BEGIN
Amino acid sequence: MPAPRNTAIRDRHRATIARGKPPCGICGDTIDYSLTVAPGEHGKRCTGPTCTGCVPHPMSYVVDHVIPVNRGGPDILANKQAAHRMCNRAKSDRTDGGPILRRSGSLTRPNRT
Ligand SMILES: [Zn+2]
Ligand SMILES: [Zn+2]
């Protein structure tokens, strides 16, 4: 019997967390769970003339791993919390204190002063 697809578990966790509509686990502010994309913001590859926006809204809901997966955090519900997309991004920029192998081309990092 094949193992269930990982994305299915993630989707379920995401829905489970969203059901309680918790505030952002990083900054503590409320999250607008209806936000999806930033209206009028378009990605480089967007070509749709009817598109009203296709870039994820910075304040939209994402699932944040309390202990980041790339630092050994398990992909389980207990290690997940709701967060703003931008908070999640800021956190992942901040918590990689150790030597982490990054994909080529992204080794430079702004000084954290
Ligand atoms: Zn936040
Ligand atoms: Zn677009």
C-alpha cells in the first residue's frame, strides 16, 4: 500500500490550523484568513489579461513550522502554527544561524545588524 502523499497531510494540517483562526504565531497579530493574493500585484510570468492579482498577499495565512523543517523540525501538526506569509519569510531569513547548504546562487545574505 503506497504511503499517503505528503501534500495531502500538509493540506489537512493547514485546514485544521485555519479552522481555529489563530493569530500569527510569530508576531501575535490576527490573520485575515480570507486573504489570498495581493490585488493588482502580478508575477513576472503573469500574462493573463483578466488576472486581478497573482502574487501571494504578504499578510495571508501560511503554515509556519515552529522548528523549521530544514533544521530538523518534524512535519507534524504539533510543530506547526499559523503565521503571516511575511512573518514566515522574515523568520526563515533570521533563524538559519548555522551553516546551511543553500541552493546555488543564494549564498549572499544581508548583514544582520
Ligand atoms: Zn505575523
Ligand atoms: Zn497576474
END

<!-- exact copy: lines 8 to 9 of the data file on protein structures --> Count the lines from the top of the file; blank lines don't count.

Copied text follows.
Ligand atoms: Zn505575523
Ligand atoms: Zn497576474